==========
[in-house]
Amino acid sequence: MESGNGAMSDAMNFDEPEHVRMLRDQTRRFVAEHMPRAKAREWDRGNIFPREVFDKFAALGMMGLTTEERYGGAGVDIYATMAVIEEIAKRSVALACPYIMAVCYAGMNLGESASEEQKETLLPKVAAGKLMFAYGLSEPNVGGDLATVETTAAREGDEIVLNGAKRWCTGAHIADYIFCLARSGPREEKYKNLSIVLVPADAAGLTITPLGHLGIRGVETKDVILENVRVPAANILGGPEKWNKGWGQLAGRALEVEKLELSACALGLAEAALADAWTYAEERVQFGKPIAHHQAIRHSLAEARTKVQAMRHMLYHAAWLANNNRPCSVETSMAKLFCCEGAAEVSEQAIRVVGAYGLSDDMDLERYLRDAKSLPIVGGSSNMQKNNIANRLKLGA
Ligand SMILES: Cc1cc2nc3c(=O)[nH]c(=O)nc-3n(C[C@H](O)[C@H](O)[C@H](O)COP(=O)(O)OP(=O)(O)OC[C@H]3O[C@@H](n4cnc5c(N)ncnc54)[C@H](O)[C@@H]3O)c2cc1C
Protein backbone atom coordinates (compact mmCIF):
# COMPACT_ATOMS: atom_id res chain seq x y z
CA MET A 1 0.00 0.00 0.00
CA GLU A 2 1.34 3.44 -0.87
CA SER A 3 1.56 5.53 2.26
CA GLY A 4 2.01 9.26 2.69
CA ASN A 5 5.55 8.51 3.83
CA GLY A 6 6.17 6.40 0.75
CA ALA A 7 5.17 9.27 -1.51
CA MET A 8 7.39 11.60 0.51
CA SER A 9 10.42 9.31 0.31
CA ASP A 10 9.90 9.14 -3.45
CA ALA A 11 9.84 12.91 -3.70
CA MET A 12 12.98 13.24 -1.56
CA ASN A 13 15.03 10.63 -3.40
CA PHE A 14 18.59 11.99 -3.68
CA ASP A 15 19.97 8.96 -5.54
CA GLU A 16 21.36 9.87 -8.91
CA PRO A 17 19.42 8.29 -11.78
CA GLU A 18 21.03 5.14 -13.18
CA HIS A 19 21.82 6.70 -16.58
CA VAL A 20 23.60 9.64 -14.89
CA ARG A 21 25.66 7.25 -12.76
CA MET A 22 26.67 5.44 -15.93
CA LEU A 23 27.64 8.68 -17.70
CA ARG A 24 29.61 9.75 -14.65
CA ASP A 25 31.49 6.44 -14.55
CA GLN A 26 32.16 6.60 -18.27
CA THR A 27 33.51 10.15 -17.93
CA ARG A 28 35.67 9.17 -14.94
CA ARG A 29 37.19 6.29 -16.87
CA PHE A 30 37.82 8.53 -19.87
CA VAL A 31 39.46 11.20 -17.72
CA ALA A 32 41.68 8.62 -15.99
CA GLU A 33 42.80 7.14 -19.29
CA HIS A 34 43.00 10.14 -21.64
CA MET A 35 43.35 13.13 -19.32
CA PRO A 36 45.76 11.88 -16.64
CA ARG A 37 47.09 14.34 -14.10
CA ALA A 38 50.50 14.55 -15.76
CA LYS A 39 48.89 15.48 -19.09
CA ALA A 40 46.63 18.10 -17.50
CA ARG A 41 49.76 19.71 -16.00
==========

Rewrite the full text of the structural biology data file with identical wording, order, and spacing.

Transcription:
[in-house]
Amino acid sequence: MESGNGAMSDAMNFDEPEHVRMLRDQTRRFVAEHMPRAKAREWDRGNIFPREVFDKFAALGMMGLTTEERYGGAGVDIYATMAVIEEIAKRSVALACPYIMAVCYAGMNLGESASEEQKETLLPKVAAGKLMFAYGLSEPNVGGDLATVETTAAREGDEIVLNGAKRWCTGAHIADYIFCLARSGPREEKYKNLSIVLVPADAAGLTITPLGHLGIRGVETKDVILENVRVPAANILGGPEKWNKGWGQLAGRALEVEKLELSACALGLAEAALADAWTYAEERVQFGKPIAHHQAIRHSLAEARTKVQAMRHMLYHAAWLANNNRPCSVETSMAKLFCCEGAAEVSEQAIRVVGAYGLSDDMDLERYLRDAKSLPIVGGSSNMQKNNIANRLKLGA
Ligand SMILES: Cc1cc2nc3c(=O)[nH]c(=O)nc-3n(C[C@H](O)[C@H](O)[C@H](O)COP(=O)(O)OP(=O)(O)OC[C@H]3O[C@@H](n4cnc5c(N)ncnc54)[C@H](O)[C@@H]3O)c2cc1C
Protein backbone atom coordinates (compact mmCIF):
# COMPACT_ATOMS: atom_id res chain seq x y z
CA MET A 1 0.00 0.00 0.00
CA GLU A 2 1.34 3.44 -0.87
CA SER A 3 1.56 5.53 2.26
CA GLY A 4 2.01 9.26 2.69
CA ASN A 5 5.55 8.51 3.83
CA GLY A 6 6.17 6.40 0.75
CA ALA A 7 5.17 9.27 -1.51
CA MET A 8 7.39 11.60 0.51
CA SER A 9 10.42 9.31 0.31
CA ASP A 10 9.90 9.14 -3.45
CA ALA A 11 9.84 12.91 -3.70
CA MET A 12 12.98 13.24 -1.56
CA ASN A 13 15.03 10.63 -3.40
CA PHE A 14 18.59 11.99 -3.68
CA ASP A 15 19.97 8.96 -5.54
CA GLU A 16 21.36 9.87 -8.91
CA PRO A 17 19.42 8.29 -11.78
CA GLU A 18 21.03 5.14 -13.18
CA HIS A 19 21.82 6.70 -16.58
CA VAL A 20 23.60 9.64 -14.89
CA ARG A 21 25.66 7.25 -12.76
CA MET A 22 26.67 5.44 -15.93
CA LEU A 23 27.64 8.68 -17.70
CA ARG A 24 29.61 9.75 -14.65
CA ASP A 25 31.49 6.44 -14.55
CA GLN A 26 32.16 6.60 -18.27
CA THR A 27 33.51 10.15 -17.93
CA ARG A 28 35.67 9.17 -14.94
CA ARG A 29 37.19 6.29 -16.87
CA PHE A 30 37.82 8.53 -19.87
CA VAL A 31 39.46 11.20 -17.72
CA ALA A 32 41.68 8.62 -15.99
CA GLU A 33 42.80 7.14 -19.29
CA HIS A 34 43.00 10.14 -21.64
CA MET A 35 43.35 13.13 -19.32
CA PRO A 36 45.76 11.88 -16.64
CA ARG A 37 47.09 14.34 -14.10
CA ALA A 38 50.50 14.55 -15.76
CA LYS A 39 48.89 15.48 -19.09
CA ALA A 40 46.63 18.10 -17.50
CA ARG A 41 49.76 19.71 -16.00